I recently received, courtesy of the publisher, a copy of the new book The Anointed: Evangelical Truth in a Secular Age by Randall Stephens, an associate professor of history at Eastern Nazarene College and Karl Giberson, formerly a professor of Physics at Eastern Nazarene. Giberson has now moved on to concentrate on a number of writing projects.
In this book Stephens and Giberson examine several different facets of American evangelicalism to explore the manner in which “America’s populist ideals, anti-intellectualism, and religious free market, along with the concept of anointing – being chosen by God to speak for him like the biblical prophets” influence a broad range of evangelical and fundamentalist beliefs and practices.
Chapter five, A Carnival of Christians, discusses the evangelical subculture and the way Christians grow up and live within this culture, separated to an extent from the broader western culture. The presentation is shaped around the experience of a young Christian – Paul – who grew up embedded in this culture in the southeastern United States. The post today will consider aspects of higher education and what is termed the “carnival of Christians“, the diversity of Christians views that deviate from any individual’s stereotyped expectation.
After describing the community structure of the local church, Stephens and Giberson go on in this chapter to explore Paul’s journey through college and into adult life. He went to a Christian college, Bryan College in Tennessee, where he experienced something of a crisis of faith; spent some time at L’Abri in England, returned to Gordon College in Massachusetts. Using Paul’s journey as a framework Stephens and Giberson describe the impact that education and engagement with the broader world has on individuals and institutions.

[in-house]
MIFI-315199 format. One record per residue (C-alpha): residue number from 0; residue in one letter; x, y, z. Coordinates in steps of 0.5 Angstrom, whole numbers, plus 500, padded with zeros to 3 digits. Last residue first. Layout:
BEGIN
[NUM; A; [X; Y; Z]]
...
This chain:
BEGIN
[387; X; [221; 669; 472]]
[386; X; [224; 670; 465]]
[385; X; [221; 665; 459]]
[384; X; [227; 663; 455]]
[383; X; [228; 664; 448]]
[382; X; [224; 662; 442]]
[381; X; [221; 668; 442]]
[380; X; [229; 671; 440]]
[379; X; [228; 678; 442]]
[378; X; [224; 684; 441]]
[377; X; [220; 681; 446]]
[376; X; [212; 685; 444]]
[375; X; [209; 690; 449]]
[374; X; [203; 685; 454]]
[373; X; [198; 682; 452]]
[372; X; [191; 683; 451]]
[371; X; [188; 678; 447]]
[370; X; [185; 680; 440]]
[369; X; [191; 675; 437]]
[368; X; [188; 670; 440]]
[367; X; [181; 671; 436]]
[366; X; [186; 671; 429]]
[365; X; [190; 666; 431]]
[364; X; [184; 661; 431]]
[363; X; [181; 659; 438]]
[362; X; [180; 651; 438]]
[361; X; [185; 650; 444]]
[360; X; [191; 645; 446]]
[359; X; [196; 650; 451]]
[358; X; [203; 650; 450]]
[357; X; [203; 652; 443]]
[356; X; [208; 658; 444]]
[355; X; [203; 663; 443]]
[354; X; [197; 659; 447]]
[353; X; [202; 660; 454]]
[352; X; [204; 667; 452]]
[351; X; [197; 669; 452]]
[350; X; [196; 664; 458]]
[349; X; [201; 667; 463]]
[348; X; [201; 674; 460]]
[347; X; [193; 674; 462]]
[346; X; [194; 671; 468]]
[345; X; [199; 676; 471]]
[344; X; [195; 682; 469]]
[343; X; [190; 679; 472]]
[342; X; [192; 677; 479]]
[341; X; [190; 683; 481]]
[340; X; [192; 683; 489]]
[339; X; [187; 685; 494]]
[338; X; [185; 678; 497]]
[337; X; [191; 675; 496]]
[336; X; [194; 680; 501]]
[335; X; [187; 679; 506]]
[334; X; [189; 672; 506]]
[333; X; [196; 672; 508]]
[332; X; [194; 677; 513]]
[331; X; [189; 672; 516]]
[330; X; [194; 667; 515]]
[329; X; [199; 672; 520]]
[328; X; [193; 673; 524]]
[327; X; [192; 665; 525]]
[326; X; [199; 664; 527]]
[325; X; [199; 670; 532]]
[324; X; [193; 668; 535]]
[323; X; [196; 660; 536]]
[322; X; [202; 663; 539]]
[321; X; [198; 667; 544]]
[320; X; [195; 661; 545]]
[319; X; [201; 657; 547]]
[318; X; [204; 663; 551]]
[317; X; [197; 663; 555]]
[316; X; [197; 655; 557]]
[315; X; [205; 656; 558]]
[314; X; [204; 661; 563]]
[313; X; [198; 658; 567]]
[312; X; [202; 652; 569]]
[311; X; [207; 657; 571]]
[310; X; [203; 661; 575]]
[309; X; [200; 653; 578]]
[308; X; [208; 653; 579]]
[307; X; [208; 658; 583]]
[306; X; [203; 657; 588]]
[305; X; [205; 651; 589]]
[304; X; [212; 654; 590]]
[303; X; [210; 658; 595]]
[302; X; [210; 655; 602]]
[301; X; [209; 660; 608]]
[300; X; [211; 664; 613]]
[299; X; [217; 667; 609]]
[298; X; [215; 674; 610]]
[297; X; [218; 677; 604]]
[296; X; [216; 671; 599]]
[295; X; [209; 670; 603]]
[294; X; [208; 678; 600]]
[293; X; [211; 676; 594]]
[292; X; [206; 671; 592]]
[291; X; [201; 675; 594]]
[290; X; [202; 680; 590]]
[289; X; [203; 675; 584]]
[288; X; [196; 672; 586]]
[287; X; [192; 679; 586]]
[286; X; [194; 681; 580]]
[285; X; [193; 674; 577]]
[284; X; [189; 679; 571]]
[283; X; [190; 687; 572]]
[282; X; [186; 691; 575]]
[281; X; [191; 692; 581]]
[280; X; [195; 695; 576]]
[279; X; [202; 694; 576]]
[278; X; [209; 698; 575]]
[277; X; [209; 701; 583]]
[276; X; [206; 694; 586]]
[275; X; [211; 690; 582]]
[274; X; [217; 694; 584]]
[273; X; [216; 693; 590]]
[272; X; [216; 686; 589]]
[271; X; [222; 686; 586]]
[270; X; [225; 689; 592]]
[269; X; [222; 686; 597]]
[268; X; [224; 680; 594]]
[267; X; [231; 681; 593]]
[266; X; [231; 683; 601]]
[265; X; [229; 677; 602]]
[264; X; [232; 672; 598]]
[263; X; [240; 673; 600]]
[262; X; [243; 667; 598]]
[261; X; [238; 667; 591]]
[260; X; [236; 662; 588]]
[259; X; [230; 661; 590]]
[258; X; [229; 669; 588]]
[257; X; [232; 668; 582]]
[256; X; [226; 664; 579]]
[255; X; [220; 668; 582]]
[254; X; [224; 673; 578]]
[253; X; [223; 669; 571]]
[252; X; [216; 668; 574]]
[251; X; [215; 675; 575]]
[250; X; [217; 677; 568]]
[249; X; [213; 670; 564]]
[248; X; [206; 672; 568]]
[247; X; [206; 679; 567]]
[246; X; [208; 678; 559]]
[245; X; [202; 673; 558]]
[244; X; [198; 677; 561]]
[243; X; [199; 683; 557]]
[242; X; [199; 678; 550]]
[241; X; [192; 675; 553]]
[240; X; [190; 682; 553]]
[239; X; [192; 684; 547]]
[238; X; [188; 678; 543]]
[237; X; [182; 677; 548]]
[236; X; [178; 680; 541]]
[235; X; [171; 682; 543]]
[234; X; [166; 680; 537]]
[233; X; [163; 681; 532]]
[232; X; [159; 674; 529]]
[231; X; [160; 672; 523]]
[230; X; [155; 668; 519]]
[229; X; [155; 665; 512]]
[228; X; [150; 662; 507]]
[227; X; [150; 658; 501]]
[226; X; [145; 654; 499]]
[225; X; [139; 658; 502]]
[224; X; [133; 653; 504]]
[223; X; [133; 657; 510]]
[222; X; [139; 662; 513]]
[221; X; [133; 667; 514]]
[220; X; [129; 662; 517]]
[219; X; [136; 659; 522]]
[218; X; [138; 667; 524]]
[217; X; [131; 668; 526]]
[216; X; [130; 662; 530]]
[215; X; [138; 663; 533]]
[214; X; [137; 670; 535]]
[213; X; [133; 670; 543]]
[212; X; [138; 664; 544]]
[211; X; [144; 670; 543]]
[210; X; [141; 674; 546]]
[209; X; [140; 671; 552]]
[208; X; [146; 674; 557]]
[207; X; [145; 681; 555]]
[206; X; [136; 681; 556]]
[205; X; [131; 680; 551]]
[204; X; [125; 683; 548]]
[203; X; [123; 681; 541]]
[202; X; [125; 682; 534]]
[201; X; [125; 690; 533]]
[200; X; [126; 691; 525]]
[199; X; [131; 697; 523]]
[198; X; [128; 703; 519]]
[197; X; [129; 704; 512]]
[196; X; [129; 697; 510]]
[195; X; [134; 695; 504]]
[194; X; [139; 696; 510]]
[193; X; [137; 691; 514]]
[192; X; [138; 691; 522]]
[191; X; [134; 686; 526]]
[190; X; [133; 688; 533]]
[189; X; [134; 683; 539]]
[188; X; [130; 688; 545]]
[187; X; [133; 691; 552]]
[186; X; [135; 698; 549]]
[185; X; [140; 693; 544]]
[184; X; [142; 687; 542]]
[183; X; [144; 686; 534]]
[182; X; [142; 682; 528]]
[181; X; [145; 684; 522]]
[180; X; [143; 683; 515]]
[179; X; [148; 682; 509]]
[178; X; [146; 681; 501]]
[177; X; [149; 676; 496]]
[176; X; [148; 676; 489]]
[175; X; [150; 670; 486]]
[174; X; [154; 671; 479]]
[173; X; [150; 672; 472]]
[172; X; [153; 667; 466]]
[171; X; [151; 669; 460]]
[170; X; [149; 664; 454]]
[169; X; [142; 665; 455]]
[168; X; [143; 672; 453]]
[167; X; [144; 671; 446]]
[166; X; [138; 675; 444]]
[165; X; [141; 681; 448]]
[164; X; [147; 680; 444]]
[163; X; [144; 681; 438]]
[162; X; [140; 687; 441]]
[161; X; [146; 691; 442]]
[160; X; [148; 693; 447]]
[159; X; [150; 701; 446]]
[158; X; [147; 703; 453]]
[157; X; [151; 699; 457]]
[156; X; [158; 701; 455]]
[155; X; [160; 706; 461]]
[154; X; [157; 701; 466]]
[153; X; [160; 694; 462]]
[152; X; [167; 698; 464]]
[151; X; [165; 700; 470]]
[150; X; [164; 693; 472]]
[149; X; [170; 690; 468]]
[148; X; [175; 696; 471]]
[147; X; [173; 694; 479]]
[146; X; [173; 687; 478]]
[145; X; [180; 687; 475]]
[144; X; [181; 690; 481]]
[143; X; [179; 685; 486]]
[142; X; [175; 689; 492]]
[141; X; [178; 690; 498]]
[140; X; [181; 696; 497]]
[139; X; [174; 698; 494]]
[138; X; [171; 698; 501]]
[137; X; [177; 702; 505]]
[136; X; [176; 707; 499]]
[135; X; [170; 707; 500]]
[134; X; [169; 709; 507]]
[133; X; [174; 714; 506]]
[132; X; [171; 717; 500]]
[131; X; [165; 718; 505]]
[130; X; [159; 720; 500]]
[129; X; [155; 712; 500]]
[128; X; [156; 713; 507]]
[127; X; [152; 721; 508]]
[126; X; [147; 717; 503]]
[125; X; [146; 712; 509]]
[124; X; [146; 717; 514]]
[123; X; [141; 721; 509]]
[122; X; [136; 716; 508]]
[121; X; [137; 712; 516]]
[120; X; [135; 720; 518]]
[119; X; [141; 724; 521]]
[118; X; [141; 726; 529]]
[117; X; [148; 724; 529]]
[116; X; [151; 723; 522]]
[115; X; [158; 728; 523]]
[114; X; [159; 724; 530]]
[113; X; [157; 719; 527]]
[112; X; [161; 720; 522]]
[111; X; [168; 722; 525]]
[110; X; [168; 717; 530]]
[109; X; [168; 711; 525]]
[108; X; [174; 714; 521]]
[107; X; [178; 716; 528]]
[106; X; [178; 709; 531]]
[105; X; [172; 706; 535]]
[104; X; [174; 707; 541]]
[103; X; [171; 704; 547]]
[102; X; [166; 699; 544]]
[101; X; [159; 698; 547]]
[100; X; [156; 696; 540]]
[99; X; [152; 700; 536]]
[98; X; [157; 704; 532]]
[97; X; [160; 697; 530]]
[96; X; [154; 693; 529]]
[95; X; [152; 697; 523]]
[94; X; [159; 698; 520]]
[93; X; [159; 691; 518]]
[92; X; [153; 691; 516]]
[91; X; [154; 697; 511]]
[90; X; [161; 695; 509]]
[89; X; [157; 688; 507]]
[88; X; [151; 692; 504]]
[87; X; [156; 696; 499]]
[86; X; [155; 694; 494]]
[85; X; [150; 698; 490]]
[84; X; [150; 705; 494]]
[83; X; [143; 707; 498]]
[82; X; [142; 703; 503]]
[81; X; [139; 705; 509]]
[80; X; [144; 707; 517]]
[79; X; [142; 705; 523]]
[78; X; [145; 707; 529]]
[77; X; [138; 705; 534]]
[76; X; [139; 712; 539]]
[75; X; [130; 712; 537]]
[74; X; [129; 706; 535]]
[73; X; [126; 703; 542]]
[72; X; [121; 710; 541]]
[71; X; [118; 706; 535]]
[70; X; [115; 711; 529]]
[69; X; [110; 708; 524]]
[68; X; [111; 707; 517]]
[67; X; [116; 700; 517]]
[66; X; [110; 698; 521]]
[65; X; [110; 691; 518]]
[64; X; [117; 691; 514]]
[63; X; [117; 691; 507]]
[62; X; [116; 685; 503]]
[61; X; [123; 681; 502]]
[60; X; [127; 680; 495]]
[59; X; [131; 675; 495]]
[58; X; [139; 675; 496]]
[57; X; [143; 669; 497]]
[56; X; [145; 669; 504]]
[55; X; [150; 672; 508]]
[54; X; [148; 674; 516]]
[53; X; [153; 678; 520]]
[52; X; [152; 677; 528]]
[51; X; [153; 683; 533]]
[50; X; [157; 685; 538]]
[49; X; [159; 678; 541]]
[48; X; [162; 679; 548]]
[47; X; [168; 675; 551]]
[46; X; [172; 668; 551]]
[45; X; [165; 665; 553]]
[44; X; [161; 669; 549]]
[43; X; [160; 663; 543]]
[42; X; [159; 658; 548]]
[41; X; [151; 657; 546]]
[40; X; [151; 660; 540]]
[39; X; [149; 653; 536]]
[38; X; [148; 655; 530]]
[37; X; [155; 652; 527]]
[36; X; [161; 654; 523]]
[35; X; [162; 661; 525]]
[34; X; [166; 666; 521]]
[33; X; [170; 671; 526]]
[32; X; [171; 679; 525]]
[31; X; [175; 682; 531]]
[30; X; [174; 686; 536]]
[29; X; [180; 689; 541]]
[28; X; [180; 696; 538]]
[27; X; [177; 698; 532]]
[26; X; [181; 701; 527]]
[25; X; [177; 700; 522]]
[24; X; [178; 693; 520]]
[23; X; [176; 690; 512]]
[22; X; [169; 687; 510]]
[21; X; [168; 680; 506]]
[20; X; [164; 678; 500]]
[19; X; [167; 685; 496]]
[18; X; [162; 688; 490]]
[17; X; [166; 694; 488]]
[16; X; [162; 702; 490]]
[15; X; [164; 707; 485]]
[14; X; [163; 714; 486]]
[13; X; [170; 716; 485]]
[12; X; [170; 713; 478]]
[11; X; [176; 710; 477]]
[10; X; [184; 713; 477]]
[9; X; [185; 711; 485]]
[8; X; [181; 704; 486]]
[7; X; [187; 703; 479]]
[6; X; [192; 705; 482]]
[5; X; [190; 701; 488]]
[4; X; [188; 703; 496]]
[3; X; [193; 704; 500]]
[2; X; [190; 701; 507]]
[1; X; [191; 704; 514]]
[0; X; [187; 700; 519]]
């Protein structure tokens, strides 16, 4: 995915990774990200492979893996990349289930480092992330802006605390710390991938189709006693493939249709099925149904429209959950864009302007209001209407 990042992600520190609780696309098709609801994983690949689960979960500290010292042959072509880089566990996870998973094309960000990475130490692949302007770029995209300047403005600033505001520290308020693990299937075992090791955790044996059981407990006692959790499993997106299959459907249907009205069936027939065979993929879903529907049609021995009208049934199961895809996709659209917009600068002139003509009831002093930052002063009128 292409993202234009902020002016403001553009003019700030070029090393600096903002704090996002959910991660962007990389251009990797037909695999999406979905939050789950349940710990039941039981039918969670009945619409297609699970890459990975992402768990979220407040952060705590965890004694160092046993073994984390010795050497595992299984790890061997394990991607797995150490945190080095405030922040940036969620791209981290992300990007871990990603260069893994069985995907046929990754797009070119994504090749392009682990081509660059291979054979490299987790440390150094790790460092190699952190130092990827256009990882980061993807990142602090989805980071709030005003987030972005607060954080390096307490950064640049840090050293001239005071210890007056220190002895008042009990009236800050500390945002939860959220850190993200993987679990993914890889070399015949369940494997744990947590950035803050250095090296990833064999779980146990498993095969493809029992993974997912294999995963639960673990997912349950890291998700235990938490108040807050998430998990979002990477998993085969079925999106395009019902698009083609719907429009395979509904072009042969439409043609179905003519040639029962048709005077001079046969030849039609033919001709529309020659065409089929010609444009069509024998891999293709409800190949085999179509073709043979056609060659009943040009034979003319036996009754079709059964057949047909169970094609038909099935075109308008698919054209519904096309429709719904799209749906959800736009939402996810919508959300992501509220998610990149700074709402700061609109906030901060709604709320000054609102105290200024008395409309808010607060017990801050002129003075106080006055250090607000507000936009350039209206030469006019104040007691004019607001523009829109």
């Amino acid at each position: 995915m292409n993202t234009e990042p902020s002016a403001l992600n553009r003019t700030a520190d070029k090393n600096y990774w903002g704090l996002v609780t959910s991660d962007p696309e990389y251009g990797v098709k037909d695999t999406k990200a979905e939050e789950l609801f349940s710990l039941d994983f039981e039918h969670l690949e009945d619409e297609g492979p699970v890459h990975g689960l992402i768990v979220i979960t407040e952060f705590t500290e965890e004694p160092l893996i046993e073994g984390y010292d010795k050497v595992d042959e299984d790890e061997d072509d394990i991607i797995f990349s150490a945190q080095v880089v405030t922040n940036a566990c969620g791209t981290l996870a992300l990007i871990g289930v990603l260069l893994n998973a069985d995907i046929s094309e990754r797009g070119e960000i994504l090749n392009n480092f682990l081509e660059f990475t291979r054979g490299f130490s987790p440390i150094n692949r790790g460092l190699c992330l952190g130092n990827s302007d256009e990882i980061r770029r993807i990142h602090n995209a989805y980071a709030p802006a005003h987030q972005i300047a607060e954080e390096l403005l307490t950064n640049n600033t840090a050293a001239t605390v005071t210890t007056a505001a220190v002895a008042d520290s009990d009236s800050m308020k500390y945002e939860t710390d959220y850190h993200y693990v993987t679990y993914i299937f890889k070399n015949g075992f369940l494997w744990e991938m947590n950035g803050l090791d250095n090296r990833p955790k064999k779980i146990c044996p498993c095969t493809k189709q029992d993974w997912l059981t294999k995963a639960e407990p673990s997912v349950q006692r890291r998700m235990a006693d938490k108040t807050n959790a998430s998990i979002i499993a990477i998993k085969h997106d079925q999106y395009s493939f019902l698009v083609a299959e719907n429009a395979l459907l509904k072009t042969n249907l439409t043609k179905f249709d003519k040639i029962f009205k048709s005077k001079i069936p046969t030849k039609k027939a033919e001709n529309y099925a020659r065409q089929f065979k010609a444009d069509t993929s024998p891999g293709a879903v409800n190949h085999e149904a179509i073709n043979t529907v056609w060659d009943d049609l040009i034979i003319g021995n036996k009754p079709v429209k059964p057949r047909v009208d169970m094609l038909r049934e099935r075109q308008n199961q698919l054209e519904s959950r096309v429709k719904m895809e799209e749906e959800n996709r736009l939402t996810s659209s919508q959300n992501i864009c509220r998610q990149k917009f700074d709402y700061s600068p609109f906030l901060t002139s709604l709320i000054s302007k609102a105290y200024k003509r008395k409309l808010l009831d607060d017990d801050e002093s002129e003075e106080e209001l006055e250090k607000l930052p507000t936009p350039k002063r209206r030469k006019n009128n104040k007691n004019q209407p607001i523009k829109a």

Education, however, liberalizes and secularizes, and in the evangelical world there is widespread discussion of Christian students abandoning their religious traditions in college and university. (p. 211)
The statistics often quoted for those abandoning faith range from 90% (the most alarmist) to 40% (a somewhat more realistic number).
This post is particularly timely as it follows Scot’s post earlier this morning, Moving Right is Never Wrong (in fact I’ve edited it a bit this morning to better make that connection). Stephens and Giberson counter the view that moving right is never wrong with the opposite. There is an implicit assumption that those who move furthest to the left are generally the most correct.
This is worth some serious discussion. There are slippery slopes in both directions.